The fact that Brogdon is so underpaid actually makes Delly’s contract manageable; between the two of them, you can get a decent point guard for $10 million a year. However, I’d make sure to play the better player between the two, regardless of what their contracts suggest. This year, that was Brogdon. He’s a little bigger and better on defense, and he’s a better shooter as well. Brogdon may not be a pure point guard, but this team doesn’t need one with Giannis Antetokounmpo handling the ball so much.
The Bucks actually learned this way late in the season, as Brogdon’s minutes crept up to 28.9 after the All-Star Break. Still, I’d push that even more. This year Brogdon and Dellavedova basically split even time (26 minutes each) but I’d spread the gap on that with Brogdon at 30 and Delly at 20.
(3) ignore the hype
Perhaps no player in the League right now is more universally beloved than the “Greek Freak” Giannis Antetokounmpo. Everyone thinks that he’s a superstar destined to be a future MVP. As a result, the Bucks are seen as a team with one of the brightest futures. I suspect that they’ll be a trendy pick to finish #2 or #3 in the East as soon as next year.
But we should slow down that hype train some, and keep realistic expectations (and timelines) in mind. The team closed out the season 20-10 (with Middleton’s return as a huge boon), but there’s no guarantee that this team will automatically keep that end-of-the-year momentum going, as Detroit showed us last year.
Right now, Antetokounmpo is great (as the stat lines of 22.9 points, 8.8 rebounds, 5.4 assists, 1.6 steals, and 1.9 blocks indicate), but his lack of shooting ability is still a major hole in his game. He shot only 27.2% from three last year, which needs to be improved. Even bumping that up to 33% is a big difference, as teams will have to start respecting him from that distance. People take it as a foregone conclusion that Giannis will improve from beyond the arc, but that may take years.
Meanwhile, there are other parts of this machine that will need time to be properly oiled up. Jabari Parker is injured again, with the team suggesting that he may miss months and maybe half of next year. 2017-18 could very well be a lost year for him. “Young” Thon Maker is still a long way away as well; he flashed loads of promise, but it’s going to take 2-3 years for a rookie who only logged 9.9 minutes a night to develop into a truly solid starter for a playoff team.
Given all that, I’d seriously consider re-signing Greg Monroe to be a short-term stopgap. Bucks fans (and Coach Kidd) may groan at that, but it makes sense to me.
Right now, Monroe has a player option for $17.9 million. People presume that he’ll leave for greener pastures, but I’m not sure how green those pastures will be. The league’s not hot on offensive-minded centers right now. The reason that Bismack Biyombo and Ian Mahinmi got overpaid last summer is because they were agile, shot-blocking big men, which Monroe is not.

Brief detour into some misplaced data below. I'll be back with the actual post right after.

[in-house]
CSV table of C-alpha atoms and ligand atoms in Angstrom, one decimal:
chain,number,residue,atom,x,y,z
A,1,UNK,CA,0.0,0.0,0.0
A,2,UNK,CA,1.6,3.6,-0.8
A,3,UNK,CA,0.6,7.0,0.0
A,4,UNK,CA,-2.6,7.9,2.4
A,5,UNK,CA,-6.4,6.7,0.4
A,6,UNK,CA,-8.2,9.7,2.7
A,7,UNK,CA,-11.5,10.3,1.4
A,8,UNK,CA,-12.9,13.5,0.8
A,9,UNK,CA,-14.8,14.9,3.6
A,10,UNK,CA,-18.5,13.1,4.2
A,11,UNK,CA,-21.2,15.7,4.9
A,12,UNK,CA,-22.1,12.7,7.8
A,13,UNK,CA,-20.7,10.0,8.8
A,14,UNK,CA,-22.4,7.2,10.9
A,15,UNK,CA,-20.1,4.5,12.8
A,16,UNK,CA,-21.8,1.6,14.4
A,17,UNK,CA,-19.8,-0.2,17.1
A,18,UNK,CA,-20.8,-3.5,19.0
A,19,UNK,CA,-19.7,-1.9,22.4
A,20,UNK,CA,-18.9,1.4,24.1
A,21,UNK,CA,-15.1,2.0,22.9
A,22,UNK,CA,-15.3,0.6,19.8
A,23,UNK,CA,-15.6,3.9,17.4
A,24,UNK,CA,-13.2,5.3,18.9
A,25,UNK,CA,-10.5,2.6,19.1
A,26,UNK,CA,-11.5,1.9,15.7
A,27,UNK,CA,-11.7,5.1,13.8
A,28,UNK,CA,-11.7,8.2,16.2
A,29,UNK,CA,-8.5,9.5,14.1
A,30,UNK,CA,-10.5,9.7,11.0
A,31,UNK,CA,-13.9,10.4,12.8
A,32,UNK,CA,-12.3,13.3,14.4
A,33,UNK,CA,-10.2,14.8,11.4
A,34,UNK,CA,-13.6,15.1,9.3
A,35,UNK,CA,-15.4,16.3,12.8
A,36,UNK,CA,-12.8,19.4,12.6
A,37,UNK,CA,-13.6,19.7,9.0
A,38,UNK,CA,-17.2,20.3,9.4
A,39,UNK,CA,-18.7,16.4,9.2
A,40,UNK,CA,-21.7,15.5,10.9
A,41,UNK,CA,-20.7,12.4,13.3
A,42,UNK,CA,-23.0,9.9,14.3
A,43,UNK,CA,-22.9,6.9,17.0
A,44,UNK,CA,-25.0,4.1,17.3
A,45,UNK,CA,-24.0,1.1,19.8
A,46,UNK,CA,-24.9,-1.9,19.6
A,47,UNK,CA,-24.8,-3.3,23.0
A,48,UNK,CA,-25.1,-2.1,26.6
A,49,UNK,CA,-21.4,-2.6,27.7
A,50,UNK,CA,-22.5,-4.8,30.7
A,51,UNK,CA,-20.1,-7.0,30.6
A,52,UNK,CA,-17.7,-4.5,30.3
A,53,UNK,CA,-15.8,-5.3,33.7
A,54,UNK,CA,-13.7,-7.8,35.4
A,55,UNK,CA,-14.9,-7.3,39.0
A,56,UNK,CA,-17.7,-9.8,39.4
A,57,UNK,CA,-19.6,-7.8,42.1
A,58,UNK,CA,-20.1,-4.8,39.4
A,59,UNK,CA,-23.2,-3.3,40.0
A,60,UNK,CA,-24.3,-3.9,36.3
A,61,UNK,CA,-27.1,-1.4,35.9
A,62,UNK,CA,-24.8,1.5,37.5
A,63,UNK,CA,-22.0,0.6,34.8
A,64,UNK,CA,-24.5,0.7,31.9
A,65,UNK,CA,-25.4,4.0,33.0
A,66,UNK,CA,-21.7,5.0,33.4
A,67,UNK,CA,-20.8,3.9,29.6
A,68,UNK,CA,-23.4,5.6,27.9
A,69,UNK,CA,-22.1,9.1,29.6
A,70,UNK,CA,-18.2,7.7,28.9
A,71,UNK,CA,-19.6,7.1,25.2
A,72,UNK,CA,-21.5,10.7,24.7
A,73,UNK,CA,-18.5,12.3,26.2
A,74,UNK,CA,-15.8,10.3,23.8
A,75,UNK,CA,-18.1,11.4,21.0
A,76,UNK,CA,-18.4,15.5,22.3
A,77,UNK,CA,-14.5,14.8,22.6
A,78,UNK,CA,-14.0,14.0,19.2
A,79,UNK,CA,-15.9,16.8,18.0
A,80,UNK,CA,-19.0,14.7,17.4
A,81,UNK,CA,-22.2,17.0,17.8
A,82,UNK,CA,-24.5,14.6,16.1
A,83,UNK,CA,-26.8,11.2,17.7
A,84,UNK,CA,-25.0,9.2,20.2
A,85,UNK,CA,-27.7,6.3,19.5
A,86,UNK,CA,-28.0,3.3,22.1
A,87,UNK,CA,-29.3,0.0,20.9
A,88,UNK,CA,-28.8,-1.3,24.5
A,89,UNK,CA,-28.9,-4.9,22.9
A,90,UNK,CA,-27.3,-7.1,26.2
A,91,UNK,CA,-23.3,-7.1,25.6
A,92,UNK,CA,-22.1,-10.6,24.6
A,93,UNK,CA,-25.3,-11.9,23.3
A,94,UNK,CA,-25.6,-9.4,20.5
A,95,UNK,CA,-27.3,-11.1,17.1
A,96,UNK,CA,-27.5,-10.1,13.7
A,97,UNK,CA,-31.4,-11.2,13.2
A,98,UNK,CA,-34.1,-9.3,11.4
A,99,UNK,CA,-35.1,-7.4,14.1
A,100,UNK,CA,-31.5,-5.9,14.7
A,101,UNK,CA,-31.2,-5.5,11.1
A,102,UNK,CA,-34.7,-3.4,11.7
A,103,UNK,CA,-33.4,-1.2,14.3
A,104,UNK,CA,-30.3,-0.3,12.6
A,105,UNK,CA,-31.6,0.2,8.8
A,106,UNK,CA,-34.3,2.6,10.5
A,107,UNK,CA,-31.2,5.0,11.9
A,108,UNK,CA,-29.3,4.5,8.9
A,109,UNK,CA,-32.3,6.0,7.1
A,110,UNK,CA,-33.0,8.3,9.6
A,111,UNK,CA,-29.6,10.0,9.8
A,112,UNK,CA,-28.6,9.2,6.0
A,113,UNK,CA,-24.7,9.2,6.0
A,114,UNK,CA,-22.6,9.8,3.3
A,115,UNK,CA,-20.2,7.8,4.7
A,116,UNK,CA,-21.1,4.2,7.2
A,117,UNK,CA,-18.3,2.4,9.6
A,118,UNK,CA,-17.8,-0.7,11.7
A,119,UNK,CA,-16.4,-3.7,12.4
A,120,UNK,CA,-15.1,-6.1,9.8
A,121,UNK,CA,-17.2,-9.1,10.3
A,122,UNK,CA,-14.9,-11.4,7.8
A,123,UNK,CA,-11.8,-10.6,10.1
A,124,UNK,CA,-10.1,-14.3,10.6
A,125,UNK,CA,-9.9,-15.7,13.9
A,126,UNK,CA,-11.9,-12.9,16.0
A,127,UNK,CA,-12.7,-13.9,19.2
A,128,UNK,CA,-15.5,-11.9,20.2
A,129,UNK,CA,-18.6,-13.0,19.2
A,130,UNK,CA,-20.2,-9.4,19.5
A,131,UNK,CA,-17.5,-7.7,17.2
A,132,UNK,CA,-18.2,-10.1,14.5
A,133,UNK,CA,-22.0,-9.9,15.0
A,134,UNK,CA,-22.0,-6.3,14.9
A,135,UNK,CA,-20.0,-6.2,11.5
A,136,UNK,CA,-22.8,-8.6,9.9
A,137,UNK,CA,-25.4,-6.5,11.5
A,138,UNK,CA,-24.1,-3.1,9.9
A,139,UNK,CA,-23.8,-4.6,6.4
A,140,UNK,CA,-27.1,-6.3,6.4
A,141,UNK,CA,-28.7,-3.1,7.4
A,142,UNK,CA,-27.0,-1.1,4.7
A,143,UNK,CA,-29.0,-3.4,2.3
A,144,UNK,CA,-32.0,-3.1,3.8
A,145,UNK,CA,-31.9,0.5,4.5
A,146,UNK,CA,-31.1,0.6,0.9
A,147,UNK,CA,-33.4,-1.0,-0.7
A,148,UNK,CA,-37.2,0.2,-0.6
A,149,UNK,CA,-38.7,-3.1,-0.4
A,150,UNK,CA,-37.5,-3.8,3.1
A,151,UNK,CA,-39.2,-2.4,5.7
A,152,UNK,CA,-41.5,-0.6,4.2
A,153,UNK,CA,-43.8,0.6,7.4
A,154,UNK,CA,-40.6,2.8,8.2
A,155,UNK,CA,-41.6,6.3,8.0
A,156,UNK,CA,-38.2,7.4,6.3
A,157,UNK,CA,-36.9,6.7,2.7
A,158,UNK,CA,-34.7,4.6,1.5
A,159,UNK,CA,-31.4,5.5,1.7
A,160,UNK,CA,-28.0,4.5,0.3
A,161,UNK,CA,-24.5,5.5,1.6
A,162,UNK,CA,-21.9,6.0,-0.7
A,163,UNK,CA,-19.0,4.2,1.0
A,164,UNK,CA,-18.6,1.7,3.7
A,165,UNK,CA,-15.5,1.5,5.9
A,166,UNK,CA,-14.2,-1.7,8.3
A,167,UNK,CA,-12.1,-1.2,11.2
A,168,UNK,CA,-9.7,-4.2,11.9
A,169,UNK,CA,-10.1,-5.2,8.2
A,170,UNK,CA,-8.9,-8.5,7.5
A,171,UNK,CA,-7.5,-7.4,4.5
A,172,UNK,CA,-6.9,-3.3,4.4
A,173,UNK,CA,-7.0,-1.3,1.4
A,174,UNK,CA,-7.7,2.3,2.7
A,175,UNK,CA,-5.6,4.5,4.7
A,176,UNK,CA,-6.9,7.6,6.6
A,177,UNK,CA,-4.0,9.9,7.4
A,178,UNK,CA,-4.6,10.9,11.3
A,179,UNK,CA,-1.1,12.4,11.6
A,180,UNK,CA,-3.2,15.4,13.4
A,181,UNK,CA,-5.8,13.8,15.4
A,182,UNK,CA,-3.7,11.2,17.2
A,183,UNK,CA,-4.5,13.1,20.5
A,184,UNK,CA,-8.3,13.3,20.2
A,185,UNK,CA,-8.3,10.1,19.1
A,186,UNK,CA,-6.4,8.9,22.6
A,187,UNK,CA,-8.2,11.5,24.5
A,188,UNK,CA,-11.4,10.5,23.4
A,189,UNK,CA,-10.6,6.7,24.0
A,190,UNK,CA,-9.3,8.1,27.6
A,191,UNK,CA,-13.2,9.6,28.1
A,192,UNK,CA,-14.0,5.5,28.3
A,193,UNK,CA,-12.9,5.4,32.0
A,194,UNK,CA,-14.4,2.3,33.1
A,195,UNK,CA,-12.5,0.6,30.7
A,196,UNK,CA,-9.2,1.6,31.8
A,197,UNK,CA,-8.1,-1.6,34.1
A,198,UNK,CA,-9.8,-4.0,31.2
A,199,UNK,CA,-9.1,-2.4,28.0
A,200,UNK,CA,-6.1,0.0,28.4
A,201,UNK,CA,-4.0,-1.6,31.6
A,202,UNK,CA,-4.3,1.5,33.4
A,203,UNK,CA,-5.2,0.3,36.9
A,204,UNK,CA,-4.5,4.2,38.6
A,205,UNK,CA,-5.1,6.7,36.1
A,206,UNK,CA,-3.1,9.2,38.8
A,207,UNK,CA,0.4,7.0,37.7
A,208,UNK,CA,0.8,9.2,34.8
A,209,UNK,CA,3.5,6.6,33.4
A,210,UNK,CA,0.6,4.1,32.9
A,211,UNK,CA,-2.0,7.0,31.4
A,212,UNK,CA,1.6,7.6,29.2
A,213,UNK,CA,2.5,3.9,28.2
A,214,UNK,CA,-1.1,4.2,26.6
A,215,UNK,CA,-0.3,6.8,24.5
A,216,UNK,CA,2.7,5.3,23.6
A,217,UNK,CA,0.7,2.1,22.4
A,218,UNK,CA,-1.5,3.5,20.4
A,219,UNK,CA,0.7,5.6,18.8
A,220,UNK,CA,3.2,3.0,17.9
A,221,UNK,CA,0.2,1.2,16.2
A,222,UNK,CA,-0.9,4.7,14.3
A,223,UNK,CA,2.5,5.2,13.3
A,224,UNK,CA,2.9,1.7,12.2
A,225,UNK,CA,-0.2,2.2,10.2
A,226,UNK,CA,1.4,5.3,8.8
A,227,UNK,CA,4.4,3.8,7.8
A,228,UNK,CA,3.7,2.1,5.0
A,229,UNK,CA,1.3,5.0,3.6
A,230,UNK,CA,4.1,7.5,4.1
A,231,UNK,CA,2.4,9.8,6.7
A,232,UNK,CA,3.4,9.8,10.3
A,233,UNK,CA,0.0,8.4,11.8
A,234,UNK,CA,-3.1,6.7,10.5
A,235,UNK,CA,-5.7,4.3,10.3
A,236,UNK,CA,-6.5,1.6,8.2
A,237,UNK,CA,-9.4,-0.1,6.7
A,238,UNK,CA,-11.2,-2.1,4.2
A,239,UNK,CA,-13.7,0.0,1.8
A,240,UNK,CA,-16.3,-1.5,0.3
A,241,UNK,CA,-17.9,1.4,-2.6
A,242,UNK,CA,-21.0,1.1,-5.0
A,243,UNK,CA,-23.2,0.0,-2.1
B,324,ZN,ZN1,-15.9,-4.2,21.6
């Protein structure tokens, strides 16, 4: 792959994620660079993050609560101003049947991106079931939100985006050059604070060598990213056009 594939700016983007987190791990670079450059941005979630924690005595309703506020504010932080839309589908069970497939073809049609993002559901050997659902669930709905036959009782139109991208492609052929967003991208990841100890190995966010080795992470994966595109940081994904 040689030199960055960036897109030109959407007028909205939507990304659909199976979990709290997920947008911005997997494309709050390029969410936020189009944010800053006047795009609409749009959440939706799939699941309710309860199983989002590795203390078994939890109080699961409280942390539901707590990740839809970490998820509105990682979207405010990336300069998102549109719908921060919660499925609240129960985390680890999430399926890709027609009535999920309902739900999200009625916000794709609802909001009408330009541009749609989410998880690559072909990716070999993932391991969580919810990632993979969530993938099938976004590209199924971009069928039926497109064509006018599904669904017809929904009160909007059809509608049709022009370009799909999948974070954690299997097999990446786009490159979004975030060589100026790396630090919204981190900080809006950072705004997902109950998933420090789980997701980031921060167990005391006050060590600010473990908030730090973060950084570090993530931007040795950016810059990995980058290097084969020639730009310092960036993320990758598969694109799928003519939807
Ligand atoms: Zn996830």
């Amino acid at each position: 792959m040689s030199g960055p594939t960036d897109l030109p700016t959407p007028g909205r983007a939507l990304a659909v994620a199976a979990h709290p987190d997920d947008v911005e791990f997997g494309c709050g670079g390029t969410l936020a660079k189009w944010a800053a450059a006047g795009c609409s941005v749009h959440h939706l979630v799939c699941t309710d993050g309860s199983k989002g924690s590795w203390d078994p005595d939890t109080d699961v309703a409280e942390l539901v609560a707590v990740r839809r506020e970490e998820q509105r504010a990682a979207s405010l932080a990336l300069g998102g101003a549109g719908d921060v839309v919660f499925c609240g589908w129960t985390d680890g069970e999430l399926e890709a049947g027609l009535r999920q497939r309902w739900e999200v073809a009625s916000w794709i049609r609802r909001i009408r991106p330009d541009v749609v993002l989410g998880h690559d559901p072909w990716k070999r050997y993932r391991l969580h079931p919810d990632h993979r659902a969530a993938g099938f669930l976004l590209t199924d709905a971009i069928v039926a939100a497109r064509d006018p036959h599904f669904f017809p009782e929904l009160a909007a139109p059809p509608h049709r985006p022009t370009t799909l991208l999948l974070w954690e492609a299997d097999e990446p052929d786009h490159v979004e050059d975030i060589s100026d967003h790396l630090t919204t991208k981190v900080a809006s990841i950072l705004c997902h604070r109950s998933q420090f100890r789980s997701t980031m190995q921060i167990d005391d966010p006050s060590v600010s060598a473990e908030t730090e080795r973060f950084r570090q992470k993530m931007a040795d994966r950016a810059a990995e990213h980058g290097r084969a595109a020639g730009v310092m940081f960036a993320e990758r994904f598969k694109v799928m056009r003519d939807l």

In a way, skilled big men may be undervalued by the league, and savvy investments to make. Coach Kidd doesn’t appear to appreciate Monroe, limiting him to 22.5 minutes a game. But Monroe’s skills shine through despite that. He’s an effective post player with 11.7 points, 6.6 rebounds, and 2.3 assists per game, relying more on his skill and basketball IQ than brute force. That headiness also helps him hang on the defensive end. He’s always seen as a defensive liability because he’s not a quick-twitch athlete or shot-blocker, but he usually stays in position and can often snatch some steals. In a sense, he’s the black Pau Gasol. Smart teams, like the Spurs, value that. The Bucks should as well. Renegotiating with Monroe and keeping him around for 2 years (if possible) would be a smart move. Monroe may not make more than $17.9 million per year on the open market, but he’ll want more years. Giving him a 2 year, $35 million extension doesn’t sound unreasonable to me. By the end of that window, you’d hope that Thon Maker is ready to man the position full time. And if there’s a team out there that completely buys into Monroe and wants to give him a long term deal (maybe 4 years, $80 million), then you let him go.
And, of course, that is the true destiny of this Bucks team – 5 agile and lanky wings all playing at once. Everyone gets excited about Giannis Antetokounmpo the point guard, but I’d be excited to see Giannis Antetokounmpo the center. After all, Giannis has the length and shot-blocking ability to be a small ball center, a la a Draymond Green. Even if he doesn’t improve much as a shooter, he’d be lethal in a lineup where you can surround him with 4 shooters and let him penetrate and go to work. That dream could be a nightmare for the rest of the East.